Nov 23, 2020
Safe food training to be available to Florida’s small, beginning farmers

A new opportunity for Florida’s small and medium-sized produce farmers will become a reality with the support of a U.S. Department of Agriculture Food Safety Outreach Program (FSOP) grant designed to produce and provide easy-to-access training in safe food production methods to underserved farmers. Faculty from the University of Florida Institute of Food and Agricultural Sciences and Florida A&M are partnering to serve this audience with online programming that will support them being viable and competitive in the marketplace.

Florida ranks second in the nation for vegetable production, behind California, and produces 63% of the nation’s total citrus according to the Florida Agricultural Statistics Service. From 2012 to 2017, Florida continued to increase its number of small farms by 20% to 14,072 small farms, which represents 29.6% of all commercial operations per the USDA National Agricultural Statistics Service (NASS).

Florida remains fifth in the nation in the number of beginning farmers (31%; USDA NASS, 2019). Yet, this audience struggles to participate in educational workshops that can support their success and provide needed information on how to implement safe food production best practices into their operations.

It’s not for a lack of interest, said Michelle Danyluk, UF/IFAS professor of food science and human nutrition and one of the grant’s leaders.  “Many small and beginning farmers often work off-farm to support their families and simply cannot afford the time to attend traditional day-long workshops,” said Danyluk.

According 2019 figures from the USDA National Agricultural Statistics Service, beginning farm operators in Florida are more likely (67%) to work off the farm in addition to managing their farm than their established counterparts (45%).  The need to provide workshops remotely is further heightened during the Covid-19 pandemic.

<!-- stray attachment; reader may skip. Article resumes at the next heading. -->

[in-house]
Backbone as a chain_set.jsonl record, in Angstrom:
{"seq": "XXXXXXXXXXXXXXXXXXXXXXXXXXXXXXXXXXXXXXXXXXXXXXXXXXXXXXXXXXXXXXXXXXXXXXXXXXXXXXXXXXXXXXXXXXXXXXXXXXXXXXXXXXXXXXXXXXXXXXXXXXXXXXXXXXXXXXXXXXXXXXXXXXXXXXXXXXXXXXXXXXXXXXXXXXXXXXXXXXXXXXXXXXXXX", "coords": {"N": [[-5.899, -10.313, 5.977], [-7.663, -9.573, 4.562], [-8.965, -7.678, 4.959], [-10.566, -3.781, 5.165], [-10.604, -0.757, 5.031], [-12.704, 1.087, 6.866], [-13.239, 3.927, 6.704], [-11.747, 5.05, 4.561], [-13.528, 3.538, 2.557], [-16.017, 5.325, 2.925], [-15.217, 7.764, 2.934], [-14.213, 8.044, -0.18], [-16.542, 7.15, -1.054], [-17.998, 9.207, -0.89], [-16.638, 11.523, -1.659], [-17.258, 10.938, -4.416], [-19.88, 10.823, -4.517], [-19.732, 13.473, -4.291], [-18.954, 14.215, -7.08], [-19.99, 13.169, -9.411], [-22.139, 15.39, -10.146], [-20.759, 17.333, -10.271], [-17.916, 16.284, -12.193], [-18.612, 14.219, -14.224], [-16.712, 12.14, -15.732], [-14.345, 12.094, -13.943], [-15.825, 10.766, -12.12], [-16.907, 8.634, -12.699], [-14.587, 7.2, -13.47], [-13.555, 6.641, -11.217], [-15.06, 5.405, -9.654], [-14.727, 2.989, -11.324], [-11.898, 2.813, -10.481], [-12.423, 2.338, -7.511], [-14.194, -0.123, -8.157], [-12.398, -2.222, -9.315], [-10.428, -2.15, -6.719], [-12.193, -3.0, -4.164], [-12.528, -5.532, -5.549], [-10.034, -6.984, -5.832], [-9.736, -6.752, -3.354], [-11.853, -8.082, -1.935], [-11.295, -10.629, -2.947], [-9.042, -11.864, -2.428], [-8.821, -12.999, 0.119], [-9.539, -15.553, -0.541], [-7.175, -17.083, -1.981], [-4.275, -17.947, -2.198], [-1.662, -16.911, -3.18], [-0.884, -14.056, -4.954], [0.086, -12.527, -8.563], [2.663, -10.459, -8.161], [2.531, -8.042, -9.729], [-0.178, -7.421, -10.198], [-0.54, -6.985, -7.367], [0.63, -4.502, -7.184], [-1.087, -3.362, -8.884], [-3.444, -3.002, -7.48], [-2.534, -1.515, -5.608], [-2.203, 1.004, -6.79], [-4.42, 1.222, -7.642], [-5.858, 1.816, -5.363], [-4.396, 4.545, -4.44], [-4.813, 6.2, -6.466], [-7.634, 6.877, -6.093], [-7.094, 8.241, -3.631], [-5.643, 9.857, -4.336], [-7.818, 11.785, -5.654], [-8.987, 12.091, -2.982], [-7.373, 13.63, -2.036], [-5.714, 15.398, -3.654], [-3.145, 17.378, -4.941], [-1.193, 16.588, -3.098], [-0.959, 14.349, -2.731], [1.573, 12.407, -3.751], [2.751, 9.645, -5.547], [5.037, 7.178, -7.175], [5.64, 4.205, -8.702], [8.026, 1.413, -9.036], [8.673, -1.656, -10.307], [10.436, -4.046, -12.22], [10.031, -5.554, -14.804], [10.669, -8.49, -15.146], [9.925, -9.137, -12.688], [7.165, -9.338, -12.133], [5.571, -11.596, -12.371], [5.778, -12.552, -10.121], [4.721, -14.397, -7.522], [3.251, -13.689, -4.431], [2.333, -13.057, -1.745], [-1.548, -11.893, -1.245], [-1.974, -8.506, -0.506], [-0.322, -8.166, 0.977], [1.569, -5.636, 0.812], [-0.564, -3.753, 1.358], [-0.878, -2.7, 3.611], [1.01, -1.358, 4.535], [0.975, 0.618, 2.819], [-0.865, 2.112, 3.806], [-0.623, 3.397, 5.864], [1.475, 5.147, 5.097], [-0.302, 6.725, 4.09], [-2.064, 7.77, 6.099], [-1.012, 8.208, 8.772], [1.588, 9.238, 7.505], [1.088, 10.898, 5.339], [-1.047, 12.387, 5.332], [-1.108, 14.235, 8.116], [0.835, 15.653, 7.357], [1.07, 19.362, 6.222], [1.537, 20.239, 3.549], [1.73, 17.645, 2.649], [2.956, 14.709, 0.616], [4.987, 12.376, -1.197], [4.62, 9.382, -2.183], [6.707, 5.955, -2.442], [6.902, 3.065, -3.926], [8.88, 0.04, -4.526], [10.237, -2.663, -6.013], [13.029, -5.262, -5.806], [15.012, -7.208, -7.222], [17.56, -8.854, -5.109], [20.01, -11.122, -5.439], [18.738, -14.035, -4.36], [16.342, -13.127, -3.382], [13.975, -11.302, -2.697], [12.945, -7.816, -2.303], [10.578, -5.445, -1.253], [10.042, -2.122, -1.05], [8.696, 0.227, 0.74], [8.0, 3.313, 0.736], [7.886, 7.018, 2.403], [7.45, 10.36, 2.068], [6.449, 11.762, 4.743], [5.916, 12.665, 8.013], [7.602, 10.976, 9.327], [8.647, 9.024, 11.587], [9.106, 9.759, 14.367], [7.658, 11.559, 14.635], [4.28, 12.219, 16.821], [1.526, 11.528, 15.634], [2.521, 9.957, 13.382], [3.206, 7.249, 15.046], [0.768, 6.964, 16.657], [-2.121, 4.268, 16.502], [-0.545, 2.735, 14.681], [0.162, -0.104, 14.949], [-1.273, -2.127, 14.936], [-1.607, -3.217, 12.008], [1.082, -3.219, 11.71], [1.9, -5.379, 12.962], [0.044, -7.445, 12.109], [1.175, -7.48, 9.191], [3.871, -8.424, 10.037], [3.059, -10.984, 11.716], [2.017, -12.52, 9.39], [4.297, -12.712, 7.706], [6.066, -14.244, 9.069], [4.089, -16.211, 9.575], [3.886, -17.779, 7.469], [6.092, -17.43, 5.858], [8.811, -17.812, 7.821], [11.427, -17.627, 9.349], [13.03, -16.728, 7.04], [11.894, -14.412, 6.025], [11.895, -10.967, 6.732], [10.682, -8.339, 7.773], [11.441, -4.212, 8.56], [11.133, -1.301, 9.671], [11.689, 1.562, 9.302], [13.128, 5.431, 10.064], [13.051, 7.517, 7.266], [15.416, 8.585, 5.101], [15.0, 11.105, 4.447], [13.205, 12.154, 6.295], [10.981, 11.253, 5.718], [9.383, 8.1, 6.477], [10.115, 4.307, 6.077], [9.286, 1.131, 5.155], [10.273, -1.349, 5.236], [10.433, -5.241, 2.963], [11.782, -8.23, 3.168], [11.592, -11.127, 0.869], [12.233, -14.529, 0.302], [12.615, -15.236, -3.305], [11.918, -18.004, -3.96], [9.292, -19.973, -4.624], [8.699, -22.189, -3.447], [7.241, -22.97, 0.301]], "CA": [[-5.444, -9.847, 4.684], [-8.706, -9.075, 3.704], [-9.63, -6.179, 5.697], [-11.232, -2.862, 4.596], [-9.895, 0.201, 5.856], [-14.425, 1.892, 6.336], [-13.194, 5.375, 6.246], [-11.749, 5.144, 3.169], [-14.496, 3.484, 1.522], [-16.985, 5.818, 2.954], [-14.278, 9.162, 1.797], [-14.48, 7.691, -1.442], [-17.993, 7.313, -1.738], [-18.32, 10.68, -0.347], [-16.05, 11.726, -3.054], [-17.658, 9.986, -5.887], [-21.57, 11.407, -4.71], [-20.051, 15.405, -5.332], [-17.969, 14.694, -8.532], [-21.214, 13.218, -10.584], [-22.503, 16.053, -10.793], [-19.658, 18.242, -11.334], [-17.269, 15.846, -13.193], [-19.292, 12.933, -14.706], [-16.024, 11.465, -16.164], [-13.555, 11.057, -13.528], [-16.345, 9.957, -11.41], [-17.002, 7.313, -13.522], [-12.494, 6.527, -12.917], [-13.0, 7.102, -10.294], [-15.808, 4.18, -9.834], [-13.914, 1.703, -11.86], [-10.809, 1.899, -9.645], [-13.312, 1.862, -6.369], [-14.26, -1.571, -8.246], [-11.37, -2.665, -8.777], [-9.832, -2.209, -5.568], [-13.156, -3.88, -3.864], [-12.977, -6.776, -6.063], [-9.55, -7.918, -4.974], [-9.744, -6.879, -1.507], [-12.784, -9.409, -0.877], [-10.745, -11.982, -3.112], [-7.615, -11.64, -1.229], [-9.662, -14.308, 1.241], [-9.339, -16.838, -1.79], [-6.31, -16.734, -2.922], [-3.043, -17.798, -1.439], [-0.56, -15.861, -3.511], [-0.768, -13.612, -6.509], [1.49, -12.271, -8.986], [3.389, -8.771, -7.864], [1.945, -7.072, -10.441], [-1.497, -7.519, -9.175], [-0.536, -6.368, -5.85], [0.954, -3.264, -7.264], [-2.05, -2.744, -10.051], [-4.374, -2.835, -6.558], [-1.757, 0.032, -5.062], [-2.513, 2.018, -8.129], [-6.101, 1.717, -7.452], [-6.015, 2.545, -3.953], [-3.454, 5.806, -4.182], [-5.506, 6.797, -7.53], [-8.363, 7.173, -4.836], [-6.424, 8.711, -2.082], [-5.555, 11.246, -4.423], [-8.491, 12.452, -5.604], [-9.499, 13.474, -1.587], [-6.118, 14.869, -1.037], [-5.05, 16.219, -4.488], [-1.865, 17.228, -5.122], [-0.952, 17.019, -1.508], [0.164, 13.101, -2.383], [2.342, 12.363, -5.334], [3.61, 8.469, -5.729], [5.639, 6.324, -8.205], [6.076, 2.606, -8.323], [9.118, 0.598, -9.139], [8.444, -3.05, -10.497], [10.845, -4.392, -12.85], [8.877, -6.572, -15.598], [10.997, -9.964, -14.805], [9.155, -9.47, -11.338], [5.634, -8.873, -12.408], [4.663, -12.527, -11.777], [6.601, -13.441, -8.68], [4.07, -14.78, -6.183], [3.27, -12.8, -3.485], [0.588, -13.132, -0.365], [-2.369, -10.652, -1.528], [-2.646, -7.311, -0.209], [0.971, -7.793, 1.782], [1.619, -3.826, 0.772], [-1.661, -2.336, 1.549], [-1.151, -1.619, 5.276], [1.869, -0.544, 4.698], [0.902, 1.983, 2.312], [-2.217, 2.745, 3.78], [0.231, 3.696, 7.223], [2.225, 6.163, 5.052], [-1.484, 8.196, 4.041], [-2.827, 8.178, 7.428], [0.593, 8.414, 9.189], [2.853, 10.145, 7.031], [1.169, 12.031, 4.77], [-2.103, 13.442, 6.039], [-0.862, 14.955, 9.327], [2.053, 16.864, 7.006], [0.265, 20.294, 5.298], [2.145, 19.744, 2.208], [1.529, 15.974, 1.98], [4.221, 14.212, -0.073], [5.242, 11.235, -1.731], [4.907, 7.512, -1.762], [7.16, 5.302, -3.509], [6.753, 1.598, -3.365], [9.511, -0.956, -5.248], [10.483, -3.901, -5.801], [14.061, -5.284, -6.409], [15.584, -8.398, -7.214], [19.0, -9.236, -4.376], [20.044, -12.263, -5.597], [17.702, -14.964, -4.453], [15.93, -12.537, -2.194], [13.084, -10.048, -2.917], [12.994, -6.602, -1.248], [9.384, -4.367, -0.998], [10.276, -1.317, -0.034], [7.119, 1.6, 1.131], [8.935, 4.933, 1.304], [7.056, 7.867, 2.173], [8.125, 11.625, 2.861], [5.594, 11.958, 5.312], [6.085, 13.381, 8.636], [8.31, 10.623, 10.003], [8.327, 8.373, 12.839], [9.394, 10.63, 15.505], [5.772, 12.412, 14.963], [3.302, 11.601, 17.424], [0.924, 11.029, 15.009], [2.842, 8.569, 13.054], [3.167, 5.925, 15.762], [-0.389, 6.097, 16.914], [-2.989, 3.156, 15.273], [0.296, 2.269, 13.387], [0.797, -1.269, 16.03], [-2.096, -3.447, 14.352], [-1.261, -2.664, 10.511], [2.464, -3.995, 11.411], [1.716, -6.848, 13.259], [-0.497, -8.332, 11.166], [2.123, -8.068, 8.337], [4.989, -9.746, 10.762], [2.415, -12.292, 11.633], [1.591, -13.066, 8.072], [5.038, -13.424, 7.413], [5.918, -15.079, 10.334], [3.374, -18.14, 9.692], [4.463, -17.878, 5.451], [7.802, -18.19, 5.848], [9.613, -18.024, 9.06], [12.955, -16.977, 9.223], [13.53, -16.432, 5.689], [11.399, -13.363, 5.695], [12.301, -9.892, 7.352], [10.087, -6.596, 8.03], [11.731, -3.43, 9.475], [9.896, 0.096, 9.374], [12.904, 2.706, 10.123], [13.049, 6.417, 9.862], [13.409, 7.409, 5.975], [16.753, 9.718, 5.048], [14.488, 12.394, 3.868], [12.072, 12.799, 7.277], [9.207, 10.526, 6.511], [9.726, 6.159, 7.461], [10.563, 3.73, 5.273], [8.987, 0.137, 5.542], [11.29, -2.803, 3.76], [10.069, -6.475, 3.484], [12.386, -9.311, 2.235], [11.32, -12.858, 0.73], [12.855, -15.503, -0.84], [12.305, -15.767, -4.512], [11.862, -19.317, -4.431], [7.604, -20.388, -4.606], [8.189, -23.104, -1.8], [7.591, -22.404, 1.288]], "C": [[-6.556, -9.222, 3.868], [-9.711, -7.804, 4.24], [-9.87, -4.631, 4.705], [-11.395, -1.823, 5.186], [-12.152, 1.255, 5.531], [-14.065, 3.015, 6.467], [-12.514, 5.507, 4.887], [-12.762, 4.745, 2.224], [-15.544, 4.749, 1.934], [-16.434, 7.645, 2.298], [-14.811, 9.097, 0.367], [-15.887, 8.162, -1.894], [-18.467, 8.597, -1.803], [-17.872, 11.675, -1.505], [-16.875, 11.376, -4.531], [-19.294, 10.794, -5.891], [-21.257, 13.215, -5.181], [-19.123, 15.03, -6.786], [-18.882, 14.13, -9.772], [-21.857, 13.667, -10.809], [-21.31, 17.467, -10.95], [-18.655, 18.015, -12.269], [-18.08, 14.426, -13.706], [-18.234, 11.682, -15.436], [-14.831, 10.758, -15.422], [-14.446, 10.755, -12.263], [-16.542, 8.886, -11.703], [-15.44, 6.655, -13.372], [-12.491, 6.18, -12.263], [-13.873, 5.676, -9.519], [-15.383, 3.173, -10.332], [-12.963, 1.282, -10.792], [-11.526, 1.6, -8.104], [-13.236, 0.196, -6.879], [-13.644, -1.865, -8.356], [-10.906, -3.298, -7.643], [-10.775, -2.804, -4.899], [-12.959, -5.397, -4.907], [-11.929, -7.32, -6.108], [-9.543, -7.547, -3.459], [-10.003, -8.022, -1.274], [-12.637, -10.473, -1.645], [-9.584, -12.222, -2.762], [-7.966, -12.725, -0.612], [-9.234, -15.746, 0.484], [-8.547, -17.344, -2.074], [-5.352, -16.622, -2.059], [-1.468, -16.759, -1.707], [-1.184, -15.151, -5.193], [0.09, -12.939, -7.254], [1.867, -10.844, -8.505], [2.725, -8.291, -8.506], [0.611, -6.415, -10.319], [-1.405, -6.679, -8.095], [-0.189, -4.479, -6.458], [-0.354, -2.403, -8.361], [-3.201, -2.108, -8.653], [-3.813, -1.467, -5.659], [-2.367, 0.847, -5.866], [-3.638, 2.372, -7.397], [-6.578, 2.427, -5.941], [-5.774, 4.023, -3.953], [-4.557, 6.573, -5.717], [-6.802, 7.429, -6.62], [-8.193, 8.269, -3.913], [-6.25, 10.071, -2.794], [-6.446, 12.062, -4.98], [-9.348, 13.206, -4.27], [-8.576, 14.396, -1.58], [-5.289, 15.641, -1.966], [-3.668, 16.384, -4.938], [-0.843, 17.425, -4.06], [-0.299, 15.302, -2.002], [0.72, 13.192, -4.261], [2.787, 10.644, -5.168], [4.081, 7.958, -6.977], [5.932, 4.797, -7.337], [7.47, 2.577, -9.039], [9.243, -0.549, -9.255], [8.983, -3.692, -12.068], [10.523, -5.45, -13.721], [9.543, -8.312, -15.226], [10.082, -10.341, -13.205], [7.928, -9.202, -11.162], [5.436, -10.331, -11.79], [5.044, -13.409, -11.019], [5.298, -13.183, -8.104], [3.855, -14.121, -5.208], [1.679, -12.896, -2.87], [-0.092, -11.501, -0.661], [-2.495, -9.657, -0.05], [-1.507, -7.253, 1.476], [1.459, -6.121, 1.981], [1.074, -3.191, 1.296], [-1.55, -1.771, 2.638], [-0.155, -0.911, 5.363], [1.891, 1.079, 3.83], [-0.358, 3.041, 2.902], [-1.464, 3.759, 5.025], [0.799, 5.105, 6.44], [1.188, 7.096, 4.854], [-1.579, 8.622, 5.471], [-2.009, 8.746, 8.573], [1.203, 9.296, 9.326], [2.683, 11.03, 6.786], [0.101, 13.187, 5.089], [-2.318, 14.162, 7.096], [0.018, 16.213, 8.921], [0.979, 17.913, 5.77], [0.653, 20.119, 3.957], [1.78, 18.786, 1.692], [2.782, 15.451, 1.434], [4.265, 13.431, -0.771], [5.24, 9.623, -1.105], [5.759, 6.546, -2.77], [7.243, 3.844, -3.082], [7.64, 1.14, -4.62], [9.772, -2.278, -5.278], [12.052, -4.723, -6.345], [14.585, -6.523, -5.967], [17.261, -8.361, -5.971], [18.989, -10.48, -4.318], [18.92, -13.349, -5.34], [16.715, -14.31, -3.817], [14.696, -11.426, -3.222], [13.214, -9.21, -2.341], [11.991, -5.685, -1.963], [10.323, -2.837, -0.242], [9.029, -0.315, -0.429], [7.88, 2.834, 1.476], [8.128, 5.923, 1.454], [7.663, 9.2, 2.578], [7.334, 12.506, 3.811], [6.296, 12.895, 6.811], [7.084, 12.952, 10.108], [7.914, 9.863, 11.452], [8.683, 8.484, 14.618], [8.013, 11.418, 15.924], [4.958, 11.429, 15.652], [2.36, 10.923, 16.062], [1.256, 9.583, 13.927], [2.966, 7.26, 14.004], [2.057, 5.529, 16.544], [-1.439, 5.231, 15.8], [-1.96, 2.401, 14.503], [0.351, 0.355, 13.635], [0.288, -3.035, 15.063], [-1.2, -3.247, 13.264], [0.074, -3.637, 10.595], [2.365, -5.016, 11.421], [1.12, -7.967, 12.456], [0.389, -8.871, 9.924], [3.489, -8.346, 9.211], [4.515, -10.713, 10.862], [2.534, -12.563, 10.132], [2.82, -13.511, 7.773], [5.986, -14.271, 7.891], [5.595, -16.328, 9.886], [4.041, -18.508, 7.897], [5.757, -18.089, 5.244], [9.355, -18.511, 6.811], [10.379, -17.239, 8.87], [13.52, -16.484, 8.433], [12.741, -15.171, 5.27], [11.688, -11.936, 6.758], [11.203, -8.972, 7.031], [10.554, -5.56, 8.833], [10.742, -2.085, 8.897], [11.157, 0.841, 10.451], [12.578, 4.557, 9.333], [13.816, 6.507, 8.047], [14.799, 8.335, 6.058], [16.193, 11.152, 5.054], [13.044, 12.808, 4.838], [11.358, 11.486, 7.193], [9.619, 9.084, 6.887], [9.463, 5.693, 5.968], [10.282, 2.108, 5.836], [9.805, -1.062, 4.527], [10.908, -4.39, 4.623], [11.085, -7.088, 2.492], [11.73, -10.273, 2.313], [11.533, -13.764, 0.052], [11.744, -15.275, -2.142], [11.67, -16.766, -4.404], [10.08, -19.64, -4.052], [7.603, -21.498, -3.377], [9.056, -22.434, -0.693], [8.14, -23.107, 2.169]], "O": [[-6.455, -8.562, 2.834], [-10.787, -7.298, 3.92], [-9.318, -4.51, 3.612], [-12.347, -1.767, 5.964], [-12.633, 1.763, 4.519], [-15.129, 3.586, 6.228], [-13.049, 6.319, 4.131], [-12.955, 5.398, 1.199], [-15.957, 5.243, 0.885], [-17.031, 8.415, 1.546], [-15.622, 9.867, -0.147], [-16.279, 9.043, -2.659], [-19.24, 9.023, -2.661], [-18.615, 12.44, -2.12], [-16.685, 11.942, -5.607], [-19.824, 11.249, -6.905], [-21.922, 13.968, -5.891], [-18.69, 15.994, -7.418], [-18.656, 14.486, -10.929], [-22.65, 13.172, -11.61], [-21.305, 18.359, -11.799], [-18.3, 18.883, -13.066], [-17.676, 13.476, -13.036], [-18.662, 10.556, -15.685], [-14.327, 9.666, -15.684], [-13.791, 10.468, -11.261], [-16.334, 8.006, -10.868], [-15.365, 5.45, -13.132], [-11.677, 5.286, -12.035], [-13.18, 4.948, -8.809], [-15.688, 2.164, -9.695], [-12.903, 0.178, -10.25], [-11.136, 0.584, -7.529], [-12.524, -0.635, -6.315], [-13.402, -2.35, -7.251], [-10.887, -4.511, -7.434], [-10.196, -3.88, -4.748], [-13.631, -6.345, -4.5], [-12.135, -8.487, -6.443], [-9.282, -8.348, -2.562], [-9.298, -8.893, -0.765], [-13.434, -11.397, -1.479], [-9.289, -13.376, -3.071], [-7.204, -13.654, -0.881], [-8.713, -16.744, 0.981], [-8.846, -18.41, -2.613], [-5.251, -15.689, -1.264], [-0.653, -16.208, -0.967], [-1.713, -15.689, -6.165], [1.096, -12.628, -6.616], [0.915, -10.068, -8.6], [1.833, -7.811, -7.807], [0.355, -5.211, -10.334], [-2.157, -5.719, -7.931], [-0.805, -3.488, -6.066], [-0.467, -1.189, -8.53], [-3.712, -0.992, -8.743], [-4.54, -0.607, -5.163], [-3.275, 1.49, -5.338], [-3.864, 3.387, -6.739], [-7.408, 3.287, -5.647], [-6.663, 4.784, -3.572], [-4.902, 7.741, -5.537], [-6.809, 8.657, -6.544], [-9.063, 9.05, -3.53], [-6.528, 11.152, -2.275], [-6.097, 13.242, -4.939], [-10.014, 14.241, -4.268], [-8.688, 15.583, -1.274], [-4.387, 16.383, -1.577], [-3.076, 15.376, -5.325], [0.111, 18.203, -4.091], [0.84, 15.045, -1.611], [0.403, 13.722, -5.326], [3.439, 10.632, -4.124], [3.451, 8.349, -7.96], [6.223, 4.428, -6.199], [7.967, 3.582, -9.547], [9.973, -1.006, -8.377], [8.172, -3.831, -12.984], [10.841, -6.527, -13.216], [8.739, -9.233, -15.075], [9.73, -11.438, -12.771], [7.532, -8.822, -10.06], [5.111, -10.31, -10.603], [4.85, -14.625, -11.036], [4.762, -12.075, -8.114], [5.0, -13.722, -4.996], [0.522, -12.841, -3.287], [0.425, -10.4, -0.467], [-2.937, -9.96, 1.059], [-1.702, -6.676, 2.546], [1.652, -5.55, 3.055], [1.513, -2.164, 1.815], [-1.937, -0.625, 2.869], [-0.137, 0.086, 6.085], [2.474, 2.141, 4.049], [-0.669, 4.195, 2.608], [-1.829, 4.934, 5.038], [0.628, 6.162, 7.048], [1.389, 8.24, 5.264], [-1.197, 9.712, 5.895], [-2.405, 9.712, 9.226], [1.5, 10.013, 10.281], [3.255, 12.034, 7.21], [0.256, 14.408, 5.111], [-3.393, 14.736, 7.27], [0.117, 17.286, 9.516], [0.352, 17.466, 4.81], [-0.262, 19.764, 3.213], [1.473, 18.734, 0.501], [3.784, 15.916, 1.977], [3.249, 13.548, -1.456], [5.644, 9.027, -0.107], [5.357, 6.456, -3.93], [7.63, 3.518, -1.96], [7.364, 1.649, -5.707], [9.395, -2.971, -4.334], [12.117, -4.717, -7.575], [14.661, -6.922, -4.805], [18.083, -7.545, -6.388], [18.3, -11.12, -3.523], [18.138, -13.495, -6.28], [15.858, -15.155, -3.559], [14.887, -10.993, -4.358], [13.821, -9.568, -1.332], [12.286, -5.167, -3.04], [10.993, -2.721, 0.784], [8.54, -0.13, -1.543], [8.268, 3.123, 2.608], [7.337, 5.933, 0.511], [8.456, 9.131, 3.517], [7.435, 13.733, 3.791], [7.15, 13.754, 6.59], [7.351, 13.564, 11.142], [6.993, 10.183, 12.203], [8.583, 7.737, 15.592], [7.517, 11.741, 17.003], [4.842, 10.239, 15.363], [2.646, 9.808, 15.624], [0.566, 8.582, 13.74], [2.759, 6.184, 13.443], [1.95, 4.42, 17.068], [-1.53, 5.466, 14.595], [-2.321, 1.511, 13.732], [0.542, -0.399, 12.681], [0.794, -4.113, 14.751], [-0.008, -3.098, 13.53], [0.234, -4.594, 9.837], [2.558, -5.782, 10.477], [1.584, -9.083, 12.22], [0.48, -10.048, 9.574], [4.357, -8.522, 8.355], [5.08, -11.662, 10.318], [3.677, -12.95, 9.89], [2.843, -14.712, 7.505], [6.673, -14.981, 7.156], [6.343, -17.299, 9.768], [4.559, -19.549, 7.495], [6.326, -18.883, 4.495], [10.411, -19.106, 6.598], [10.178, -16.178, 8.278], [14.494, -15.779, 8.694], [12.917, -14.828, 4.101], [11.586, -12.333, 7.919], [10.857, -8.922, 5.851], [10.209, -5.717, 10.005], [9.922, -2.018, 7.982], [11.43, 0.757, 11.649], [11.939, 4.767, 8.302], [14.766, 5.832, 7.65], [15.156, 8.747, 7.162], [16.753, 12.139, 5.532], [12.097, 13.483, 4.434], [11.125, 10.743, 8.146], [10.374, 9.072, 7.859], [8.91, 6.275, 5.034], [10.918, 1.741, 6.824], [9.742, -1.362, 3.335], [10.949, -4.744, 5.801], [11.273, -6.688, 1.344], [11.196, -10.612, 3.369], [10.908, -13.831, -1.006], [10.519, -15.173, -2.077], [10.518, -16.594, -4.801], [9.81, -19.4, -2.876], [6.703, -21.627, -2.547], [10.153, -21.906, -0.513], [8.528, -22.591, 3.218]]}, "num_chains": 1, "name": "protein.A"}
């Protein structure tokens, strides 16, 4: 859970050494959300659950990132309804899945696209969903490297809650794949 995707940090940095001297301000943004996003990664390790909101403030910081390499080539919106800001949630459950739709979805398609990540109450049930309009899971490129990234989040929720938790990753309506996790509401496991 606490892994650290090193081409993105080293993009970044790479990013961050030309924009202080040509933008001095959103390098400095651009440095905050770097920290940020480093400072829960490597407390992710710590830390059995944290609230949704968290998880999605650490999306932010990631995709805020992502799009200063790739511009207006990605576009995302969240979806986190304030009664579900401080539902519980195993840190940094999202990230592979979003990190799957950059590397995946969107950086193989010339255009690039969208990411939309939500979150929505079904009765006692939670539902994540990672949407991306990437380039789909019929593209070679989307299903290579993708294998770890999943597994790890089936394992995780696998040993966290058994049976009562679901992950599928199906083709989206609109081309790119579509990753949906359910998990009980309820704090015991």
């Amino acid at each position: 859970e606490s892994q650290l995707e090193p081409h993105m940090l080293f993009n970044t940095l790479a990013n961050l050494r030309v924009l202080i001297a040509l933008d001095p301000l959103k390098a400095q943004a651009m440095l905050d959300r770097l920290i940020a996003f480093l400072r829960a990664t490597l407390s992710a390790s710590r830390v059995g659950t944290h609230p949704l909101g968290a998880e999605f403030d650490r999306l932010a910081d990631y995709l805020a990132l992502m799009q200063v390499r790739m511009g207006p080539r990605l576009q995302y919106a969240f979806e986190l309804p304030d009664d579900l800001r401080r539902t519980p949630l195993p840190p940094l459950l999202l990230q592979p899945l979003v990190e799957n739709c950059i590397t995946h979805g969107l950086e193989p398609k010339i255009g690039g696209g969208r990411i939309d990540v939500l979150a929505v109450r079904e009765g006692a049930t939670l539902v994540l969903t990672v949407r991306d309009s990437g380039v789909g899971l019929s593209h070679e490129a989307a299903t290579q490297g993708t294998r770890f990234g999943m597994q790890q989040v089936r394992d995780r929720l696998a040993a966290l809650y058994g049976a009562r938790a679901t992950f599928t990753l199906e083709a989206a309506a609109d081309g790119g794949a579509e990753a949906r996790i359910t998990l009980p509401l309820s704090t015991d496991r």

The successful completion of this community outreach project is anticipated to generate more than 20 remote learning modules and eight instructor-led webinar workshops. These materials will target underserved operators of small and medium-sized farms, beginning farmers and socially disadvantaged farmers.

These remote learning experiences will give participants a new portal to access food safety training information important for their own understanding and for use in training employees and other farm workers. They will also have an improved understanding of basic food safety principles and practices that support the production of safe food, as well as Food Safety Modernization Act compliance, through the visualization of key food safety issues discovered through video demonstrations and other presentations captured in online content and live streamed.

Specific topics include:

  • Providing food safety training to employees
  • Food safety recordkeeping
  • Practicing Food Safety During Harvesting
  • Evaluating Surface Water and Distribution Systems
  • Sanitation Monitoring and Verification

The $319,273 grant is part of the USDA National Institute of Food and Agriculture’s Food Safety Outreach Program (FSOP) for food safety education, training, and technical assistance projects that address the needs of owners and operators of small to mid-sized farms, beginning farmers, socially-disadvantaged farmers, small processors, small fresh fruit and vegetable merchant wholesalers, food hubs, farmers’ markets, and others. FSOP helps the development of new food safety education and outreach programs in local communities and expand upon existing food safety education and outreach programs that address the needs of small, specialized audiences whose education needs have not previously been adequately addressed. FSOP helps all types of farmers and businesses have the education and tools they need to be successful and comply with the Food Safety Modernization Act.

Ruth Borger, University of Florida

Michelle Danyluk, UF/IFAS professor of food science and human nutrition and one of the grant’s leaders. Photo: University of Florida

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